Oprah’s Historical Landmark Event

In his book The Pursuit of God A.W. Tozer quotes a Chinese sage Lao-tze, “The journey of a thousand miles begins with the first step.” 

200 men; husbands, brothers, and sons all were featured on the Oprah show November 4,2010.  Bless her heart, Oprah has had the most courage of anyone I have seen to break the Code of Silence that engulfs not only men, but women and children too.

Tyler Perry (actor, playwright, screenwriter, producer, and author) was the featured guest.  He was surrounded by the 200 men, all of whom had horrendous stories.  Unfortunately, only a few got a chance to tell theirs.  Tyler himself was molested by a neighbor starting at age 5.  A man in his church molested him.  He was raped at age 10 by a friend of his mother’s.  Sound familiar to anyone?

Oprah asked him if he felt lighter by talking about it.  He said a hearty YES.  He also said that for him it helped release the shame he has carried.  The talking about it lightens the load and can begin the journey of healing if survivors pursue that.  Often the old adage ‘boys don’t cry’ get in the way of the telling.  Such a lie.  Tears help heal us when things hurt. 

The culture wants to believe that male sexual violence is rare, but this is not true.  One man made a statement about how dark  his traumas are….that they stole his soul.  He knows they are unhealed and are still affecting him today. 

Someone made a statement that ‘oral sex’ was done to him.  I want to emphasize that there is no such thing.  The true statement was that he was orally raped.  Sexual violence is never, I repeat, never sex.  Our cultural language on this topic is so unconscious.  Incest is not a sexual experience; when the body responds (as it is designed by God to do) does not mean the incest is not violent.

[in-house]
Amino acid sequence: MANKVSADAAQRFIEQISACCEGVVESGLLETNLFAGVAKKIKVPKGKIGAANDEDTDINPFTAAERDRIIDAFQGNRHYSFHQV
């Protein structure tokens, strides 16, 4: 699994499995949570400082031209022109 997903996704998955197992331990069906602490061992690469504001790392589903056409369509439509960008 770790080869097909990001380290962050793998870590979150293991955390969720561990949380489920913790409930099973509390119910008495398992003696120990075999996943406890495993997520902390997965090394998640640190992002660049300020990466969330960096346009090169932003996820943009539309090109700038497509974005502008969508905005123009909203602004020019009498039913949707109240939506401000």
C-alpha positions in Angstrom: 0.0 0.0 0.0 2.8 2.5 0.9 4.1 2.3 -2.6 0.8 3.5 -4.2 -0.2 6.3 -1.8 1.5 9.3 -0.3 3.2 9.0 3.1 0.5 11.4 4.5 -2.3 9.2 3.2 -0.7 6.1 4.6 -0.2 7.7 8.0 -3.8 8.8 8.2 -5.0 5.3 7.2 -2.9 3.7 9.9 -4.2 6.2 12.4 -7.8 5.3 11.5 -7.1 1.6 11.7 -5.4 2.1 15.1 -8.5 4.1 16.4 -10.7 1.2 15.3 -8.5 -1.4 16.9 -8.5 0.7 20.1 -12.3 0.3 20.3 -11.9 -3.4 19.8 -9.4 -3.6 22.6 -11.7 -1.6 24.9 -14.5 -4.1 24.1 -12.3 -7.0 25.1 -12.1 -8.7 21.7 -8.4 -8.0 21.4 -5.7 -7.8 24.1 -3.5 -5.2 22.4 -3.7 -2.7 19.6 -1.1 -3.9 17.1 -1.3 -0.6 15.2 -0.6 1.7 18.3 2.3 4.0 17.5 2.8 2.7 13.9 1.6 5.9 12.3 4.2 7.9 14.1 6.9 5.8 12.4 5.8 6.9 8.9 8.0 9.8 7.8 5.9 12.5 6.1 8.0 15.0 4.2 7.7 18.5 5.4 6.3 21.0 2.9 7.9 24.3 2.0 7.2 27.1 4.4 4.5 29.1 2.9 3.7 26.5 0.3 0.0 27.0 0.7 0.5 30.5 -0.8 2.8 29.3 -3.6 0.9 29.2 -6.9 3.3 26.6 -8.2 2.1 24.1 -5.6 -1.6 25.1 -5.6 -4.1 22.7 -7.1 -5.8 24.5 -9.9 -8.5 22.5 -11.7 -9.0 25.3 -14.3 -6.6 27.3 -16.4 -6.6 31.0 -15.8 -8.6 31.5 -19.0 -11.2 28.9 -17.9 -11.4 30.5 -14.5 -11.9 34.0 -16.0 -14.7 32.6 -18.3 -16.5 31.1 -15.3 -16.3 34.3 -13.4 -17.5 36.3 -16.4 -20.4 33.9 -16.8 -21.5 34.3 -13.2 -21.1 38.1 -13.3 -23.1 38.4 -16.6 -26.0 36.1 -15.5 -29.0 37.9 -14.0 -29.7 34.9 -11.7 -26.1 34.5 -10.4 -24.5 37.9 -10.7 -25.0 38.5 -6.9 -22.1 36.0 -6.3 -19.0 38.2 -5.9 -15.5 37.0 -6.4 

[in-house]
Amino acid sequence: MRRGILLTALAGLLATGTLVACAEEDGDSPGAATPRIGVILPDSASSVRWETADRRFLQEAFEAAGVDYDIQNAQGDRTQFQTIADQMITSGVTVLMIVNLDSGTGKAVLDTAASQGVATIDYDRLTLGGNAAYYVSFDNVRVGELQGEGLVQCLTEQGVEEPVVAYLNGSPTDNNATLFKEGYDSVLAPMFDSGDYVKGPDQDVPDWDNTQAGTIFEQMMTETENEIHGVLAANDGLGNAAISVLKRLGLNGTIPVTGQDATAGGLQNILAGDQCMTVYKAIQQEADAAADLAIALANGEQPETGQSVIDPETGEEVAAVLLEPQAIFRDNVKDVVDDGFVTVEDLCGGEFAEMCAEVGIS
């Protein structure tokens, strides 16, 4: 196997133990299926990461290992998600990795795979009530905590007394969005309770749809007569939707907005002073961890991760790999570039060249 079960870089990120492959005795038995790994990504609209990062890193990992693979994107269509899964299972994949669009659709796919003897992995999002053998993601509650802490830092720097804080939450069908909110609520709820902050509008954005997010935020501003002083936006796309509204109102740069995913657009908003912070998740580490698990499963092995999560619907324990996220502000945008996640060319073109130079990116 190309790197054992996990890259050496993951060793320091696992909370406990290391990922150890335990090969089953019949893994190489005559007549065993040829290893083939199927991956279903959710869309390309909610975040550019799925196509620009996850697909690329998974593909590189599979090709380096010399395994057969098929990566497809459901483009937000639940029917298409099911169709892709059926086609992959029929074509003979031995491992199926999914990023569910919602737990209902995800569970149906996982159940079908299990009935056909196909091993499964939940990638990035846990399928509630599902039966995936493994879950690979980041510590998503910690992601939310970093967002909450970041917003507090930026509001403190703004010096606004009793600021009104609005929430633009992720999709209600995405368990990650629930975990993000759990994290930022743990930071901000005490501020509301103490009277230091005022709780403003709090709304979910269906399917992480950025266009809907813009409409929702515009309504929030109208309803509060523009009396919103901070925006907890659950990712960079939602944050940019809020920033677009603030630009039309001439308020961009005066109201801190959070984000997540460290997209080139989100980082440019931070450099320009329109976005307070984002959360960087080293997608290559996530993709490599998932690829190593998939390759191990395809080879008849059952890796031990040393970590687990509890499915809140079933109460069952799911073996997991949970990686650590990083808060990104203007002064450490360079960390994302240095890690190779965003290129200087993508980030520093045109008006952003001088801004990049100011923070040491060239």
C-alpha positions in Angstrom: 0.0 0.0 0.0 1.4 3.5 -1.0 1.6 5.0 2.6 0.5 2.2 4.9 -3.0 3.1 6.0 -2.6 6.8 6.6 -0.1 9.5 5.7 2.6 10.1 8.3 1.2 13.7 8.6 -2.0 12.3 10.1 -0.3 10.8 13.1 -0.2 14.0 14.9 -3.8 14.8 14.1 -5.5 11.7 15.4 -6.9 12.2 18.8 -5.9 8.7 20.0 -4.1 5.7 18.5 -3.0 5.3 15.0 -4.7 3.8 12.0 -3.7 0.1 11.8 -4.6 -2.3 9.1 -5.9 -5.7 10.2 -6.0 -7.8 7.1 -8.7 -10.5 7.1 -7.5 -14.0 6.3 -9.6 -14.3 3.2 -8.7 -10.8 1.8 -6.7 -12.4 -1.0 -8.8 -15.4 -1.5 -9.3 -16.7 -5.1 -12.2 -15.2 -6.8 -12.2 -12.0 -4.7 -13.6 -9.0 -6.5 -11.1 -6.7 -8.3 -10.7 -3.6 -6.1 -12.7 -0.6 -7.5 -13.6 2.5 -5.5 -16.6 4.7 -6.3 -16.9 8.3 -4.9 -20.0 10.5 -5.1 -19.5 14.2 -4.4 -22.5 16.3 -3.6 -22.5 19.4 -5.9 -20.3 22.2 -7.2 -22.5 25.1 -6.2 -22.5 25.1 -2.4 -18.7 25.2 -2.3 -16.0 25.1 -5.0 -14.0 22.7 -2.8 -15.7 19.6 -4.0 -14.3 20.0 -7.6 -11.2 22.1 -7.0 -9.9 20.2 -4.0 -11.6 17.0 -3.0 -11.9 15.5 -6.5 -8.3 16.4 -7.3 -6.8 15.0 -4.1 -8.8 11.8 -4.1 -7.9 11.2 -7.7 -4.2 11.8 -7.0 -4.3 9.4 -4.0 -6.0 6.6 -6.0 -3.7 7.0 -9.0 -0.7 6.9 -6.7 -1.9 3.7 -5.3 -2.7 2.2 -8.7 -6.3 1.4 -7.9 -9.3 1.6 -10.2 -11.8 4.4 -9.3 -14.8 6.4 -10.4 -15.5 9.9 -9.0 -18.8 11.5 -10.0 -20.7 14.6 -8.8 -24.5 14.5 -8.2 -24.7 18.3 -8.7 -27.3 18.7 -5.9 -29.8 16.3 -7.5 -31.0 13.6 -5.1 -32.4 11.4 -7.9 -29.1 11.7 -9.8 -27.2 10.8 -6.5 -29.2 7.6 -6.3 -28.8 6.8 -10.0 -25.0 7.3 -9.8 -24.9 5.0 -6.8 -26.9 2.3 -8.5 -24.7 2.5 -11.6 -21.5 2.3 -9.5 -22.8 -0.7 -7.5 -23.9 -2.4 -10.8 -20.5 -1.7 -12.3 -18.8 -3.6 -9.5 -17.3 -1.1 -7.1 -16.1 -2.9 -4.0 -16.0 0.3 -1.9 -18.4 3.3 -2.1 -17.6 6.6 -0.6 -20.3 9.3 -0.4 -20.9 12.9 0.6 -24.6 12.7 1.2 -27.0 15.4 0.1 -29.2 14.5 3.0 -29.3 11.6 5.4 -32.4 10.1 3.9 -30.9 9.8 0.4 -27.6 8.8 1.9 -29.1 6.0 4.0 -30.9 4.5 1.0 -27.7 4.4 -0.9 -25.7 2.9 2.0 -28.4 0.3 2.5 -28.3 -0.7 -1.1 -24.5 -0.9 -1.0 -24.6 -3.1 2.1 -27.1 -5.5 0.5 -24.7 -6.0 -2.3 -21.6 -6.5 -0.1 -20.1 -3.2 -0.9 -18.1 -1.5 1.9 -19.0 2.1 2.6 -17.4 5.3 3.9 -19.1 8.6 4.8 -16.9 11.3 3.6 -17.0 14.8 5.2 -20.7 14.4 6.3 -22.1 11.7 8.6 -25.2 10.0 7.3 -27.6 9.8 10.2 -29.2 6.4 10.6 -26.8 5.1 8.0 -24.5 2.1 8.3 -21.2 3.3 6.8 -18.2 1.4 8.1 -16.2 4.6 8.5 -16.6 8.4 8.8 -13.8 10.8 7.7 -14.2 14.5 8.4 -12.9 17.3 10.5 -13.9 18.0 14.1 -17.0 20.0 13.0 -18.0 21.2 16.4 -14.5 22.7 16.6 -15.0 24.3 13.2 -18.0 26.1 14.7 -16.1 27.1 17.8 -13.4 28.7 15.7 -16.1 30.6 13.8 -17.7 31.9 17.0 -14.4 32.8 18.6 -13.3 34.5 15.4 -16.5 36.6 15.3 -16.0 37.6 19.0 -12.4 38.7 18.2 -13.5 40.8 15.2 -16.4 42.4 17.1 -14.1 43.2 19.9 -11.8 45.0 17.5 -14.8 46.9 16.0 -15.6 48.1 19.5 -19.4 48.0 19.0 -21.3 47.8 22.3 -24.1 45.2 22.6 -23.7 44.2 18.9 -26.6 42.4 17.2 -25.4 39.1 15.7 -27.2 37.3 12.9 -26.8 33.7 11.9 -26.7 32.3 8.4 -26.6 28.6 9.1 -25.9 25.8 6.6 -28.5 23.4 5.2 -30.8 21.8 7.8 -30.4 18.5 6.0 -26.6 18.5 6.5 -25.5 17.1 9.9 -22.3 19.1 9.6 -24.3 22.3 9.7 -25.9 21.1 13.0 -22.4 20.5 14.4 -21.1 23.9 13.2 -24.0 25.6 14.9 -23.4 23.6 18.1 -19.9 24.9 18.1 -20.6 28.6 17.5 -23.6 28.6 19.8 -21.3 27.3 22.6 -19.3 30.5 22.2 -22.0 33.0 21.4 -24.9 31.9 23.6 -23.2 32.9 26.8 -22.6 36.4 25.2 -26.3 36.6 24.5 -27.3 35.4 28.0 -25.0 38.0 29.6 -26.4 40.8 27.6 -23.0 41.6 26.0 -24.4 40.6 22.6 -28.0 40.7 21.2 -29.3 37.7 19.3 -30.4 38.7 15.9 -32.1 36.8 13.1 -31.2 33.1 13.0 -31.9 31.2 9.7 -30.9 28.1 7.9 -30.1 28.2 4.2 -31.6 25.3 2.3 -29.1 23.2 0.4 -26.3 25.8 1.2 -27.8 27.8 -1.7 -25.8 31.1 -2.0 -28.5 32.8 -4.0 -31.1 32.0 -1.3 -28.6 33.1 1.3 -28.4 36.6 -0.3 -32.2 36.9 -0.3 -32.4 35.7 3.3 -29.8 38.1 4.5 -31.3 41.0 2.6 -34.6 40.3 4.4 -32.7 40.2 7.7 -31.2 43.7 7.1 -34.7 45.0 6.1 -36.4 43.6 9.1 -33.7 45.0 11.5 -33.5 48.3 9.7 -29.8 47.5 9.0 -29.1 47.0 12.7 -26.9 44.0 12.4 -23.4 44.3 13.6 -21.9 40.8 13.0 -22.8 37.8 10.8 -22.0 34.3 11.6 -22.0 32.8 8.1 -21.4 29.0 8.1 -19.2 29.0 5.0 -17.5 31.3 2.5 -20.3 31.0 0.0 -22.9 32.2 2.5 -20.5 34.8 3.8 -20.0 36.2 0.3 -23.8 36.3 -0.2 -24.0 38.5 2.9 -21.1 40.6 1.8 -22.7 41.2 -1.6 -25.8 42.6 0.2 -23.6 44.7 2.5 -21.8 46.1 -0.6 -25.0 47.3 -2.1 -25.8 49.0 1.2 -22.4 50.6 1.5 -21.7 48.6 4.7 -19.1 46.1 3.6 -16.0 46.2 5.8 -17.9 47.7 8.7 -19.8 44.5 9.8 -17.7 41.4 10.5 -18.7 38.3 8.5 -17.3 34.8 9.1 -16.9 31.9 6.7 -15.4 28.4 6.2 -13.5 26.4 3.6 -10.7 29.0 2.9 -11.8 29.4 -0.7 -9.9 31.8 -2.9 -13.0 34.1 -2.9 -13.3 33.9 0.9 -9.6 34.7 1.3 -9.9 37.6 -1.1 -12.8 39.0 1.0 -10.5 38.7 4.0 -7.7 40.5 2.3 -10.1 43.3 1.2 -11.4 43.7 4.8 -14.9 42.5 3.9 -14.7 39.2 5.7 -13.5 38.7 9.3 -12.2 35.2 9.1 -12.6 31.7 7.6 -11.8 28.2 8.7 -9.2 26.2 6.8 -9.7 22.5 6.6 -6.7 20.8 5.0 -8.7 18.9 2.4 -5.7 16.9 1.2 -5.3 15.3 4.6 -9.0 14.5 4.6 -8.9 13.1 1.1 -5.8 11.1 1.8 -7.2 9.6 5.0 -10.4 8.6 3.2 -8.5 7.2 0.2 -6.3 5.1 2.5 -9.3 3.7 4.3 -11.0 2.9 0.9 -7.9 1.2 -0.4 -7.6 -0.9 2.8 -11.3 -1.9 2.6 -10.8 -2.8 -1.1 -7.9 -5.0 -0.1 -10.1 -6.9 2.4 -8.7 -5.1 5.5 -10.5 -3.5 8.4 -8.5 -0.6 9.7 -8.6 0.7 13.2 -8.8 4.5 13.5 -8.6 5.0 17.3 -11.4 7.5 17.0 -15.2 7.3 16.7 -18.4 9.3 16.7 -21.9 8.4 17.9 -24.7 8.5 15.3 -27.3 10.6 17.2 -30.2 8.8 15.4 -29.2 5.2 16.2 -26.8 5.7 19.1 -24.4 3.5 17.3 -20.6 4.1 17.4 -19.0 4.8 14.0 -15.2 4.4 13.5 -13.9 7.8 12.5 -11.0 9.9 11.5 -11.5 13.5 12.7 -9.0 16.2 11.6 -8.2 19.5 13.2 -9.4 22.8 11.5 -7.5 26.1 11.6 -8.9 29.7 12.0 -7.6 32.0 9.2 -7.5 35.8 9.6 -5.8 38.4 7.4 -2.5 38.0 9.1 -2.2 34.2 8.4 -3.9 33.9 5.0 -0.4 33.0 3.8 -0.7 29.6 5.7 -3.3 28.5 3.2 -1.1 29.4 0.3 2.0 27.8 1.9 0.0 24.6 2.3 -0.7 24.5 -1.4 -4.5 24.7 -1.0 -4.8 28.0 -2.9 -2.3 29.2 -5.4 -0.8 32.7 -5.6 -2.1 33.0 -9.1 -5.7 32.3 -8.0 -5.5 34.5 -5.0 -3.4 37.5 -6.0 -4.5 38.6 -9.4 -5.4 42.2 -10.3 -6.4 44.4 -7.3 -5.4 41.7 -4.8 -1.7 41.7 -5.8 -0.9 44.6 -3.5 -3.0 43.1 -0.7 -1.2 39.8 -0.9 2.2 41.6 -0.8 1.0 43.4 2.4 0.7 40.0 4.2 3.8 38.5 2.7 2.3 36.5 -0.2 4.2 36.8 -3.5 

There was a question of how to work through the abuse…the statement to do so was made often…but no ‘hows’ were given.  My book describes the ‘journey of a thousand miles’ choices that I long for all survivors to make.  These men were beginning the journey, but will they continue to make the Intentional Choices to continue on the road?  I hope so, because the journey is so great; hard but great. 

Yes, self-blame and blaming survivors is common.  These statements were made by some of the men interviewed.  My other positions on things that came up during the show are:

  • Never allow children around known abusers, I don’t care how much you believe they would never do it again.  Such a risk is simply stupid.
  • Yes anger is a usual component of recovery (and rightly so) but is usually taken out on others.
  • Yes children are lured and groomed for abuse.
  • Yes it really messes up what love really is.

Twins who had been molested by a priest were featured.  Just know that the priest was any adult, male or female.  The church component can add some complex spiritual issues though.

Whatever age the abuse began, the child’s brain became altered in that moment.  This fact is very, very significant.  With proper help, the brain can recover the hay-wiring that took place.  It may change who we become, but it is possible to recapture and even grow from these traumas; such great, great hope.

Tyler made a statement to ‘take the power back.’  But how does one continue on the journey to achieve that goal?  Make some Intentional Choices! 

These are 200 amazing men; such courage. 

Oprah means and does well in many respects, but her well-intentioned statement that it is never their fault, though completely true, does not reach their soul/heart/brain without some serious ’emotional surgery.’

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